How good was 2014 for TV? For the first time since 2011, Mad Men was not my favorite show of the year.
This is to no fault of Mad Men, which offered seven episodes of catharsis - a humbled Don Draper finally making peace with all of the demons he conjured over the years. Cannot wait to see how Matthew Weiner chose to end one of televisions' last great giants.
Though the networks still offered plenty of retrograde entertainment, casually progressive shows started to crack through. Black-ish not only revitalized old sitcom tropes, but also took on hot button issues with wit and pathos. And although How to Get Away with Murder has badly stumbled over several structural errors, Viola Davis' performance demonstrates how so many untapped stories still lay untold. For my money, there was no show as wonderfully progressive or subversive as Brooklyn Nine Nine - which manages to consistently deliver crackling comedy without reducing anyone to out of character histrionics.
Amazon burst into the big leagues with Transparent. Though Jeffrey Tambor's performance is a revelation, the show's depiction of casual religion and frictional family tension will stick with me even more. Proof positive that gender is just a thing we internalize, Transparent proves that real progress doesn't come when we deify marginalized groups. It arrives when we treat everyone like real people, with flesh and blood prejudices and biases and long held grudges and desires. The tenderness of Tambor's performance stands every bit as memorable as Josh's forlorn quest to find a female vessel for his insecurity, or Ali's directionless flopping around, or Sarah's marathon race to lock in long-term love like a business transaction. Its a shame how many people will turn their head away from Transparent, because its on Amazon or because it explicitly seeks to smash barriers. Though Transparent was not the very best television series of the year, it may have contained my favorite scene - a Shabbat dinner gone horribly right, portraying the chaotic clashing of old rituals and new necessities with a profoundly Jewish pragmatism.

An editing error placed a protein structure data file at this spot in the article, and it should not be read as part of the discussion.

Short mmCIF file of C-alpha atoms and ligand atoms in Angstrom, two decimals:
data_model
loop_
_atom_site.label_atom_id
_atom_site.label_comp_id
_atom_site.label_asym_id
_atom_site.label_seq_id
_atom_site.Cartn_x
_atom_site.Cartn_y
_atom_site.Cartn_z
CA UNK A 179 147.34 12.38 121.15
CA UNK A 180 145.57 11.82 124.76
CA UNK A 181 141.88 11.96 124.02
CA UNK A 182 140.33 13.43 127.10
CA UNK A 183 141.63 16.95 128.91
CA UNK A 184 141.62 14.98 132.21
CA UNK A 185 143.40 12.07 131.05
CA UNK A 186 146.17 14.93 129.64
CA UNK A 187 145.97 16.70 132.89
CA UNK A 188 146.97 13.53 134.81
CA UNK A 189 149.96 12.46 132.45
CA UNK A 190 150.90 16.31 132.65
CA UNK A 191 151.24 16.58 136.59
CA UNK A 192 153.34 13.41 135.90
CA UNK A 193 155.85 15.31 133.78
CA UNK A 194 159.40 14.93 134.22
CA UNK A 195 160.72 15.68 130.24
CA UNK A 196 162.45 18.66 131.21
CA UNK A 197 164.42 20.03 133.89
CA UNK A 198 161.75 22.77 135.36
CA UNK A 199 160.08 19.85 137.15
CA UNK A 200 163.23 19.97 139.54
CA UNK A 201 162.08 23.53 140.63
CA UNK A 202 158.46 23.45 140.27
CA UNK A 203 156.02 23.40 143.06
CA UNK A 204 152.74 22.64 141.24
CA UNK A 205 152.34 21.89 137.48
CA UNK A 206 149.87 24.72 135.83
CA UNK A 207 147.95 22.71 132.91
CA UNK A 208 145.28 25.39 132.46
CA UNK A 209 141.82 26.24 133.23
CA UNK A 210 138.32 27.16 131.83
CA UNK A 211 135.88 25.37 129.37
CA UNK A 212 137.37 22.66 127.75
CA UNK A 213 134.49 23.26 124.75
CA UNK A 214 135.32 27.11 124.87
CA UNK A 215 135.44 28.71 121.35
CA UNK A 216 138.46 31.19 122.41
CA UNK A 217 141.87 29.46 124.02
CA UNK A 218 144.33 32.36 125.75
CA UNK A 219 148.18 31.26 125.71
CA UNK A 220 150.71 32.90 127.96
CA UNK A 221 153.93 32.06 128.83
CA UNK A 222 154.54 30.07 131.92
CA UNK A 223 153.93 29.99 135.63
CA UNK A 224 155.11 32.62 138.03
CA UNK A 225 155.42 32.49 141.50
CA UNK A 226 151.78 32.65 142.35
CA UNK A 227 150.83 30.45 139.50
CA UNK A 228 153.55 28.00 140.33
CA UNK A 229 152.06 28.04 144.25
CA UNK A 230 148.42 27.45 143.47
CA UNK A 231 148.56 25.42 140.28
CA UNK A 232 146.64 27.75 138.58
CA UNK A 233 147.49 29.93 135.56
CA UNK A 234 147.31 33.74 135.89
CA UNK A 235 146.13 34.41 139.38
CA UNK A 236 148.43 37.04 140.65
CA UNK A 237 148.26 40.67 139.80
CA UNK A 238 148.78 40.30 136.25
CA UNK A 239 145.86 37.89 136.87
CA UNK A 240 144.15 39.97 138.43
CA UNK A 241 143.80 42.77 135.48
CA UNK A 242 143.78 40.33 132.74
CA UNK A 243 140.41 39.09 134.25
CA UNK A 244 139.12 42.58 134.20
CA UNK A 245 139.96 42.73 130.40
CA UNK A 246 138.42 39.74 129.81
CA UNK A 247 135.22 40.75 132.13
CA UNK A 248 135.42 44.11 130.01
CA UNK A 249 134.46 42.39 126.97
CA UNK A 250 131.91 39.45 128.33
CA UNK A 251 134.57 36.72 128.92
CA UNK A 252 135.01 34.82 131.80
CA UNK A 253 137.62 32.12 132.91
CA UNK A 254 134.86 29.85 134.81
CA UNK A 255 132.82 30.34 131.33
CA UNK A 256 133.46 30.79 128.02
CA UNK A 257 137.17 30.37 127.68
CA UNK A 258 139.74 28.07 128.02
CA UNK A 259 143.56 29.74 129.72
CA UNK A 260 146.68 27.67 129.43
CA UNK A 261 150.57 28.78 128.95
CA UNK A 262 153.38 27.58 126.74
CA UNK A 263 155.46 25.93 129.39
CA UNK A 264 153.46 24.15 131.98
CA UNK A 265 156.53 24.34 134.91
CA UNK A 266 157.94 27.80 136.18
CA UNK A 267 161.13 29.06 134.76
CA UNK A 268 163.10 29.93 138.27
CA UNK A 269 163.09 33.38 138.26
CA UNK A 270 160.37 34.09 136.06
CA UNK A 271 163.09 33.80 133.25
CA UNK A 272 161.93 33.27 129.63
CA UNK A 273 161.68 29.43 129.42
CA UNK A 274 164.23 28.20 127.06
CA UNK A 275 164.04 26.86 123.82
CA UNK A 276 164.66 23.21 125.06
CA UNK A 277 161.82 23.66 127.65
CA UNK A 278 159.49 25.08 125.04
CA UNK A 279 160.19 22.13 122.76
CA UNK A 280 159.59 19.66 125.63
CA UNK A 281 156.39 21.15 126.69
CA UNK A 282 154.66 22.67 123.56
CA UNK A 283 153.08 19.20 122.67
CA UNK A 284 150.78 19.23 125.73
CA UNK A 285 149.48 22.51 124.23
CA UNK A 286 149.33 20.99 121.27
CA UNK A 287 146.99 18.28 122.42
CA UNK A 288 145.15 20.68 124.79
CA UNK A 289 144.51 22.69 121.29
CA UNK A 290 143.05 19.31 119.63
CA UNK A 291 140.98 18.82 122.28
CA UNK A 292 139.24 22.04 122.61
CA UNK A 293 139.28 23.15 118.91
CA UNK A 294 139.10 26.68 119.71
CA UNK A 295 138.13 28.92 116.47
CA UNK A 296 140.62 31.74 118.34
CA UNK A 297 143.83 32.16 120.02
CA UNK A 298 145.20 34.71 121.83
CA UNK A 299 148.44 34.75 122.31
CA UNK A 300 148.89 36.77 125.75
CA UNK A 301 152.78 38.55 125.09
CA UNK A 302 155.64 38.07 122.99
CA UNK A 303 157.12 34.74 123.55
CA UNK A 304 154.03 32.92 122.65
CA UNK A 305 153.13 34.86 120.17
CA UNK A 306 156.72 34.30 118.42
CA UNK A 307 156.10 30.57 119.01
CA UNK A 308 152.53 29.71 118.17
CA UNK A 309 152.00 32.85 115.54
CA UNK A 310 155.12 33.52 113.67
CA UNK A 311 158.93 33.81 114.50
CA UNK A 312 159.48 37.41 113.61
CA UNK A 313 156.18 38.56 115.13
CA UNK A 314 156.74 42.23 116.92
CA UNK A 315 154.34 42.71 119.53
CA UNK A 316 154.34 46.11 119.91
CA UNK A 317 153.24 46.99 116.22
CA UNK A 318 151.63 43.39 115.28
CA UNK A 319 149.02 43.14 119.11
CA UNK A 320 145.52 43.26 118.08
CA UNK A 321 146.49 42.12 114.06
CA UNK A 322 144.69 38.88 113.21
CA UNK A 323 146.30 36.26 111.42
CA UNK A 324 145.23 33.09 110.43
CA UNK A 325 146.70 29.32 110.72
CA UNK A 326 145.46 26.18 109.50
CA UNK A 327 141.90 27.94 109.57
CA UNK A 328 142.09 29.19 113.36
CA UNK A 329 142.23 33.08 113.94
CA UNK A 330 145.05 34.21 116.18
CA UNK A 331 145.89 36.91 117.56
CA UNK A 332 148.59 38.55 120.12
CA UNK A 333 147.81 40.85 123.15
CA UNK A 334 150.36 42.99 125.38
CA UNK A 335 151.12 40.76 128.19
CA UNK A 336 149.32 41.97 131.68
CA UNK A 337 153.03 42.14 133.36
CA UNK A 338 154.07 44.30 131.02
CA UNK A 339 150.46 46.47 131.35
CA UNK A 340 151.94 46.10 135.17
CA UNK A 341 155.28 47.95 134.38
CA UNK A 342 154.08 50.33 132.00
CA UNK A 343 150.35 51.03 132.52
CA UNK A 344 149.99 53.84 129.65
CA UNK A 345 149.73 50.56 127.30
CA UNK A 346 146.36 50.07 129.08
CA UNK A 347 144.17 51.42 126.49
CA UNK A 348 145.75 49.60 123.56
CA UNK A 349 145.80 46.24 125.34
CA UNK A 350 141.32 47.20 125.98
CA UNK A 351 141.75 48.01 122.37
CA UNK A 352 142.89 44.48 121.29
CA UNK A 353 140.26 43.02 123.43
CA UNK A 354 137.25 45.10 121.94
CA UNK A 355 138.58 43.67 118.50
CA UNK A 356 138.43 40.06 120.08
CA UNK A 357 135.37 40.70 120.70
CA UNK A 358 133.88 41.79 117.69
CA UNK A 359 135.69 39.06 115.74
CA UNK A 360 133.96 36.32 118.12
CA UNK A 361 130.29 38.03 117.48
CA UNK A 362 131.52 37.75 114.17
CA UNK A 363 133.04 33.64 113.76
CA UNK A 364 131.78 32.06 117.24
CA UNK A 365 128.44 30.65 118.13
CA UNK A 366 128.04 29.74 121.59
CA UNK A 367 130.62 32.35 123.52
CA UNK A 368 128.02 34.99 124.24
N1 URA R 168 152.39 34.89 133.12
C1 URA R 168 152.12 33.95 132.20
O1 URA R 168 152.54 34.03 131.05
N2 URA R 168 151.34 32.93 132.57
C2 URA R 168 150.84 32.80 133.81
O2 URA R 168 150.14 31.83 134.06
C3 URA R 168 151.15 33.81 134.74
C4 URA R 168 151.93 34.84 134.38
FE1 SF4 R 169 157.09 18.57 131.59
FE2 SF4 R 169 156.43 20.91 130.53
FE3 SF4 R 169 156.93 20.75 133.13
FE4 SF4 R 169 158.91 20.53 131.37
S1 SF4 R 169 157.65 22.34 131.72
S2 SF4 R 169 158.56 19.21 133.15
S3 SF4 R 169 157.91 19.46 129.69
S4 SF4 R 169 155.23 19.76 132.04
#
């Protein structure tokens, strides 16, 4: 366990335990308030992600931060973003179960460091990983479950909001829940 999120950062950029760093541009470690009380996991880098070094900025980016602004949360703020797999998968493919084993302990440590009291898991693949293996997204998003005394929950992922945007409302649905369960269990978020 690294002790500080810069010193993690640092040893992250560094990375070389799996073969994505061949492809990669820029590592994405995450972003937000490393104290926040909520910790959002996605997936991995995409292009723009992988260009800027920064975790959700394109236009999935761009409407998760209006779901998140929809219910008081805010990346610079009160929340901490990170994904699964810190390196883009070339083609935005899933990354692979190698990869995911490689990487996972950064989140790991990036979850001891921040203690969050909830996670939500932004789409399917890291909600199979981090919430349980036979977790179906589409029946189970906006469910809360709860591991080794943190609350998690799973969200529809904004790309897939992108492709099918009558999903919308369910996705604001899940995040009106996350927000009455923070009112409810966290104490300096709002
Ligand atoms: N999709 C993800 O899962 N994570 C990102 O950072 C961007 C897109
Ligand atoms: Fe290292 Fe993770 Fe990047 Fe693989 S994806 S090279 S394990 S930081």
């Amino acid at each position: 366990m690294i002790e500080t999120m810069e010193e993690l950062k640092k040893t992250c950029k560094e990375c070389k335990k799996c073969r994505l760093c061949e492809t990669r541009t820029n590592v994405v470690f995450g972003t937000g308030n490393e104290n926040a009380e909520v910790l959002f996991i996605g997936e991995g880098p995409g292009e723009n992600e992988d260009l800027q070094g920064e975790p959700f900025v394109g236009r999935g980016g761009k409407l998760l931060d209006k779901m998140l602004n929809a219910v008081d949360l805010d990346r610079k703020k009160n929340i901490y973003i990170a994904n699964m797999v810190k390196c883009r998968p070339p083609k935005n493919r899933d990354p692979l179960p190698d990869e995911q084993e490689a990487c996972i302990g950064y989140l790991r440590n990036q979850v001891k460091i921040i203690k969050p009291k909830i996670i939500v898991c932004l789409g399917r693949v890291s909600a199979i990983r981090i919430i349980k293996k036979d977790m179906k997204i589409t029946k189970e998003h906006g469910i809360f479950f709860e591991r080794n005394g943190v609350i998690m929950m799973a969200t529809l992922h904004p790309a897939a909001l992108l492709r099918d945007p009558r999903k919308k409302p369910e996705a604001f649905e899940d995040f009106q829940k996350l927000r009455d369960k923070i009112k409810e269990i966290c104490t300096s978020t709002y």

Other shows also gave us plenty to chew on; FX's The Americans steely precision and fiery performance by Kerri Russel deserves far more than the single sentence here. HBO's True Detective may have leaned too heavily on old tropes like the nagging wife, but its sense of atmosphere and loss were unparalleled. FX's Fargo improbably paid proper homage to its inspiration and offered a reminder that payoffs don't have to arrive years later. 24: Live Another Day livened up the summer with a superbly plotted season that reminded everyone that old relics can be dusted off, polished, and hold just as much power as our newest infatuations. Game of Thrones continued its overambitious march towards insanity, a continual high wire act that redefines what event television can be. Arrow and The Flash pushed its budgets almost as hard as its pushed the boundaries of network television storytelling, with incredible institutional memory and densely plotted payoffs conjuring the spirits of Whedon shows past.
Even I struggled to keep up with the avalanche of quality entertainment - the second seasons of Orange is the new Black and Masters of Sex are first on my list of shows to watch in the new year.
But there was no show that left a deeper mark than FX's You're The Worst. My eyes glazed over the gaudy promos that pitched it as yet another nihilistic comedy about terrible people being terrible. Instead, I found a modern romance, the freshest story about two people falling in love since Harry Met Sally and subsequently froze the genre in amber. You're the Worst gleefully takes an axe through those tropes, laughing all the way.
You're the Worst captures the sensation of falling in love. It captures that moment when your significant other hears one of your secret shames and thinks it the coolest thing in the world. It captures the tug of war that underlines any relationship, correctly treating dating as something far more messy than a chess match. It captures that moment when you choose to unburden yourself ever so slightly, right after you've chosen to shoulder someone else's burdens not because you have to but because you want to.
Every single traditional show on television crams in a "romance", whether its warranted or not. And so people fuck like marionettes, or blandly crush on a coworker for a delayed love triangle, or drearily burp up platitudes. You're The Worst argues against all of that bullshit, unafraid to show real worry and vulnerability. When Gretchen gets an offer to spend the weekend with another guy, Jimmy doesn't coyly find a contrived way to get her to stay. Instead, Gretchen bluntly asks him to tell her to stay, if he wants to. And so Jimmy looks at her and says, with devastating earnestness, "Don't go."
It also features a dildo hooked up to christmas lights, too.
For that reason and so many more, You're The Worst was my show of 2014, in a year that left the waters once carved out by The Sopranos for an unknown, unpredictable, but incredibly fulfilling future.